The instant compost topsoil garden is what the no-dig gardening gurus are using most often. It is the fastest way to build a productive garden that will serve you well for many years.
As with the sheet mulch garden, you can start with cardboard or newspapers. Again, this is to prevent the weeds from growing.
You will need about 6 inches (ca. 15 cm) of compost, which can be less finished. Topsoil can also be used. Since this method is coming from the UK it is not always clear what they use, since the soil there is called compost.
The idea is that you build beds with soil that is ready for plants, not like in the lasagne garden, which will take time to develop. Here you bring in the soil, cover, and grow.
Again as in the sheet mulch garden, you finish the beds with fine material. If you used compost for the base, use good-quality topsoil now. If you used topsoil for the base, using good finished compost to top with is a good idea.
And as with any No-Till garden, an annual cover of mulch is needed to retain the effect of no-tilling. Over the years you might need less and less mulch, but keeping the soil covered will always be important.
Read more about maintaining a no-till garden here.
Here is more info on these methods: Lasagna Garden, Back to Eden, or No-Dig,
3. Square Foot Gardening method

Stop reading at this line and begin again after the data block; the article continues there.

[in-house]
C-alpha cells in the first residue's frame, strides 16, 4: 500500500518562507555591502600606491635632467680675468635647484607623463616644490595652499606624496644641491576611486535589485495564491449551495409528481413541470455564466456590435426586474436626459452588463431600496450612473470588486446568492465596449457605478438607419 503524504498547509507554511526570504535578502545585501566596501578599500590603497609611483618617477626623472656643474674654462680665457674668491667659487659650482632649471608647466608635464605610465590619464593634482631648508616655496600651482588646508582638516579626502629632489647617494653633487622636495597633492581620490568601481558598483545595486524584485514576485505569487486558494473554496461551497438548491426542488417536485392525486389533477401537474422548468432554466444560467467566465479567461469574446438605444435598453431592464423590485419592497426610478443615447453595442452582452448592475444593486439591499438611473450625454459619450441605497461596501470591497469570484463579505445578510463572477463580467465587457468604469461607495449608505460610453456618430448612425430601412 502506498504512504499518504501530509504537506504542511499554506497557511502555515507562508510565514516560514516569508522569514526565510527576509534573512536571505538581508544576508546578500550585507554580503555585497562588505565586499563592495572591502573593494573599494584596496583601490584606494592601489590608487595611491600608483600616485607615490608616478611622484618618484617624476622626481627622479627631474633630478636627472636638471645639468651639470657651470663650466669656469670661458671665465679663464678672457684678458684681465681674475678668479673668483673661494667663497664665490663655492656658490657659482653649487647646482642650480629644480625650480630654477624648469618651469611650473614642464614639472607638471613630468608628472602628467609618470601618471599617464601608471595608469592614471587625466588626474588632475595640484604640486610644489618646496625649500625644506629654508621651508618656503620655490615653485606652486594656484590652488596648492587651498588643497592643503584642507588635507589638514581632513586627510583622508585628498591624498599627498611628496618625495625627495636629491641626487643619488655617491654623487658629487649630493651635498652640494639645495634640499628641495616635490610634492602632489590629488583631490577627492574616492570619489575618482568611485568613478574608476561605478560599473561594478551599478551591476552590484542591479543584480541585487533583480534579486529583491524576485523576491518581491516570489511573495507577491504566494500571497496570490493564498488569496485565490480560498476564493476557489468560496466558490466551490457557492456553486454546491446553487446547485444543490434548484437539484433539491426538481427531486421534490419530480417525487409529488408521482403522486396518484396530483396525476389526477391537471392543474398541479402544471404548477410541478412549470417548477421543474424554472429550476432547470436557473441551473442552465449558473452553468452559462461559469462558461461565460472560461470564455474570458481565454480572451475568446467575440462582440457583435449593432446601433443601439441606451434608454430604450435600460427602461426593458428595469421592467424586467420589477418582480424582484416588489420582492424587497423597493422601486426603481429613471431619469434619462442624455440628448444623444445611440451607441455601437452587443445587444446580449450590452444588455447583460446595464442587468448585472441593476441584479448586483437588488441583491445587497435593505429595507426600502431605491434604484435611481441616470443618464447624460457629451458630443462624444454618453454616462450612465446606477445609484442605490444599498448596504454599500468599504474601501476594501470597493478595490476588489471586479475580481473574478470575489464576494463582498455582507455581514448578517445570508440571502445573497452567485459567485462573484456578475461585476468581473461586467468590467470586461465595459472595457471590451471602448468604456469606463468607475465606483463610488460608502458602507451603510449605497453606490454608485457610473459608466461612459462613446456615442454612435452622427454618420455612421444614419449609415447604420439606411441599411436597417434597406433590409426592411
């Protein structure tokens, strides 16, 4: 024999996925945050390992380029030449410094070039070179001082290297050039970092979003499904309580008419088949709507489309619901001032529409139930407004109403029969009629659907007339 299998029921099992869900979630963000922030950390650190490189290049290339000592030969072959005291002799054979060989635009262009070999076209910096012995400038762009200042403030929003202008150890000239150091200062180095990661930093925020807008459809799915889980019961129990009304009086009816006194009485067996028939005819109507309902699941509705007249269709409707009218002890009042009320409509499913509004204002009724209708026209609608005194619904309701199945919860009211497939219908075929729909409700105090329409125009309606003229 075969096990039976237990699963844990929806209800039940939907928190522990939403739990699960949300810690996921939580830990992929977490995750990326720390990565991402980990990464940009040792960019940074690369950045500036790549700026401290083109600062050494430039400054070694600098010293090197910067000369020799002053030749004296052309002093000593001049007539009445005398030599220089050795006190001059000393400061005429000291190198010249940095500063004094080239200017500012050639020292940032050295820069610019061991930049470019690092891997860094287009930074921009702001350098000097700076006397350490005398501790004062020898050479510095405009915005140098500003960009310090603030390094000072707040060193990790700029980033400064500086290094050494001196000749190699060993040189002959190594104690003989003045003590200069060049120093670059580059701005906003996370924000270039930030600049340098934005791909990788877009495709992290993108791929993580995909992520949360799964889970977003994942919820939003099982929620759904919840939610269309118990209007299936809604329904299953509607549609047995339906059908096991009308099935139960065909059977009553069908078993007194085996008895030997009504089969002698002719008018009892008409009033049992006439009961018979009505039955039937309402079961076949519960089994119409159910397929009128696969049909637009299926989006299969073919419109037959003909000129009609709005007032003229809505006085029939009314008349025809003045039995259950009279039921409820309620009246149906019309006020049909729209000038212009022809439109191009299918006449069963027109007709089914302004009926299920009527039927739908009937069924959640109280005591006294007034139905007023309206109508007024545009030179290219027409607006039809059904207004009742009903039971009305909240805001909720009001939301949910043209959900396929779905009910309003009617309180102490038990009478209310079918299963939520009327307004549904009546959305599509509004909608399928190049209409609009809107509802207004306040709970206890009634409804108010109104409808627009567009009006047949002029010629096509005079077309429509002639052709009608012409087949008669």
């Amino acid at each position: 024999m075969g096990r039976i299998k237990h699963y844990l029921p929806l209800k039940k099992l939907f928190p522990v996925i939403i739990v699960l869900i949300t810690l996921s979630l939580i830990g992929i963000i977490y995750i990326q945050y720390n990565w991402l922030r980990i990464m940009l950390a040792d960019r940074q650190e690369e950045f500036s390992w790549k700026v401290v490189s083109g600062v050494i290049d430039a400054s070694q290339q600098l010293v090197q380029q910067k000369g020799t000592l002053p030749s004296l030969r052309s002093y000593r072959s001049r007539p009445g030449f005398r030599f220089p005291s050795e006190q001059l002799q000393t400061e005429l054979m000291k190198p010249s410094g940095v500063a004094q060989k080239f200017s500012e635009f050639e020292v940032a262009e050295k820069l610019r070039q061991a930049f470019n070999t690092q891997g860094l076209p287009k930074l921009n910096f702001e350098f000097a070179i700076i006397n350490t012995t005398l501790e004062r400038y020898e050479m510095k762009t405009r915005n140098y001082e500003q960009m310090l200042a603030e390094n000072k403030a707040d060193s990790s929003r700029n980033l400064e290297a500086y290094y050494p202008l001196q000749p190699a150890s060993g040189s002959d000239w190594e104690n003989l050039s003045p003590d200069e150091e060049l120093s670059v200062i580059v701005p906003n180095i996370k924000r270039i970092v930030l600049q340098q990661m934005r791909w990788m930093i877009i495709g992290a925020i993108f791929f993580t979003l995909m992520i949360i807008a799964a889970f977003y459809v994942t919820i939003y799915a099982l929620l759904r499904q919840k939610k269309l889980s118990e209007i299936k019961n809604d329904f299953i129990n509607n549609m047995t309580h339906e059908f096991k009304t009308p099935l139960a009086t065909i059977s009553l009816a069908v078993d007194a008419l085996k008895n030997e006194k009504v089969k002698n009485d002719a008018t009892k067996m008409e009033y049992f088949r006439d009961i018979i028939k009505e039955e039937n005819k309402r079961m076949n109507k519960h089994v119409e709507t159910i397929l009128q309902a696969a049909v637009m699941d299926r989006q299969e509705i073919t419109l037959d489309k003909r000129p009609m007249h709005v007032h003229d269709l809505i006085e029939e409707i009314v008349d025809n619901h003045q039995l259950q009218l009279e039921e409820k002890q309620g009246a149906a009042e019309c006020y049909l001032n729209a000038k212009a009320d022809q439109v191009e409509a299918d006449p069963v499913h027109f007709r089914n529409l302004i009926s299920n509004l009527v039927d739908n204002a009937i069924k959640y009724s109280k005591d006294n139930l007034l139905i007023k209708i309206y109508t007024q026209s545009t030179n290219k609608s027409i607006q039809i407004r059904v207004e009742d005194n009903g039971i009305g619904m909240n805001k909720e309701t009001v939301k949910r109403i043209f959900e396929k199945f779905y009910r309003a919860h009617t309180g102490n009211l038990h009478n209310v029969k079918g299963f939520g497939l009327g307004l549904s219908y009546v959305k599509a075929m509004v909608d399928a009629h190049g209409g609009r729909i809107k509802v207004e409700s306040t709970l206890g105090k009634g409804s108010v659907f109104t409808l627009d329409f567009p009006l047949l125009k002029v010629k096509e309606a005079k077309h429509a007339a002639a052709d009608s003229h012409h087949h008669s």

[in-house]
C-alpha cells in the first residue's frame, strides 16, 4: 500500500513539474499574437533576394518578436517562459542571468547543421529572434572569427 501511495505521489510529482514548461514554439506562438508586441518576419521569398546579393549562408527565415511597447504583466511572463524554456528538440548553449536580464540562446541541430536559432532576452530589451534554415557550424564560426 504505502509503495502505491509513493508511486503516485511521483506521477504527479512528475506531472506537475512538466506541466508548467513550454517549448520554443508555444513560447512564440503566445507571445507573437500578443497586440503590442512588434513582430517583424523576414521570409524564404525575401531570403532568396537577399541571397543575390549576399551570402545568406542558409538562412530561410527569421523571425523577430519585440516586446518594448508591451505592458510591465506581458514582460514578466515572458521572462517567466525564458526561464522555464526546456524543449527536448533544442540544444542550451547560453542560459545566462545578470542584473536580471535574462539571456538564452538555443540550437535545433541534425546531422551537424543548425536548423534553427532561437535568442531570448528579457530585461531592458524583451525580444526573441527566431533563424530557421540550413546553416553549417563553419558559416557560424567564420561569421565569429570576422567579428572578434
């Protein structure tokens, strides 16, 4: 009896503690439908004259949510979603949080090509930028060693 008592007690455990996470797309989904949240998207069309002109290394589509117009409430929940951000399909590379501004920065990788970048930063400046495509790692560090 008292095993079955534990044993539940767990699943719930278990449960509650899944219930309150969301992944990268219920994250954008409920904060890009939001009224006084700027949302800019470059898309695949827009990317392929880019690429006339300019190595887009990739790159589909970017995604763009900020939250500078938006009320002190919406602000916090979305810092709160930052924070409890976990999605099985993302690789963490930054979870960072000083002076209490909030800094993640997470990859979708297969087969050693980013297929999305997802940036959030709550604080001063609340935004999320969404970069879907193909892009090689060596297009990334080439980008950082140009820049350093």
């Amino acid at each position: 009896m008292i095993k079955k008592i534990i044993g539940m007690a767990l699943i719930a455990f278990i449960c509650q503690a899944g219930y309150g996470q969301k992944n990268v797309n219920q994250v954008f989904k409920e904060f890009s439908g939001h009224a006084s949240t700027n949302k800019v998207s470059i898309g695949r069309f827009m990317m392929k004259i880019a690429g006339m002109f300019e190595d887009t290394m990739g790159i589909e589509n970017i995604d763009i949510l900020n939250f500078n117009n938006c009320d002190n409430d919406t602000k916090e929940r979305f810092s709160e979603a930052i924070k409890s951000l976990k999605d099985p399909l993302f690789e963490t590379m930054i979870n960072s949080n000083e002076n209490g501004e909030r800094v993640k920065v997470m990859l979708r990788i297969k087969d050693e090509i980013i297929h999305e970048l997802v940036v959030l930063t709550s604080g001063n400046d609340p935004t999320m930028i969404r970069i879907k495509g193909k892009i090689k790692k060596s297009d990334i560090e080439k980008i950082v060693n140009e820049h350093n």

I still remember when a guest told me about the square-foot garden method. I looked at her in disbelief, not even grasping what she was talking about. Gardens come in rows, right? That’s all I knew at the time. It made me curious though, and I started looking up info on the square-foot garden, that she was so enthusiastic about.
There are two sides to the square-foot garden. For one, it is a way of planting and this is how Mel Bartholomew started it. Instead of planting a garden in long rows with lots of space in between, you plant the garden by using every square foot – hence the name. Any garden that has fertile soil can be planted this way. You can have a sheet mulched square foot garden just as well as any garden.
Instead of planting in rows, you plant in squares following a Seed-Sowing Template giving each plant just enough room to grow. This can easily be done by hand, planting 1, 2, 4, and up to 16 plants into one square foot, depending on what you are growing.
Note, for cold climate gardening, we have found that planting too densely does not work so well. Cold plus shade works against each other. I still use the method but leave a bit more space between the squares, like a square row, or just make a bit more generous squares.
Second the All New Square Foot Garden – is a great method if you want to build a garden where there is no soil. Here you build some raised beds with new soil. A square-foot garden can be built just about anywhere – on driveways, balconies, or small yards. We use Mel’s Mix in our raised garden bed and grow bags.
To make the soil for a square foot garden combine the ingredients of Mel’s Mix:
- 1/3 compost
- 1/3 vermiculite
- 1/3 peat moss
You can find all of these ingredients in a garden center or Home Depot. The measurements are by volume, not weight. You will find all the needed info in Mel’s informative books. These books are great for any beginner gardener because as we said above any garden can be a square foot garden.
Maintaining a square-foot garden is different from other no-till gardening methods. Since we plant so densely, the garden is not mulched. Inted every year a bit of compost is added to each square foot and worked in.
Even though all 3 No-Till gardening methods are different, they are all great and successful. If you have experience with one of these or another no-till garden method, please share in a comment.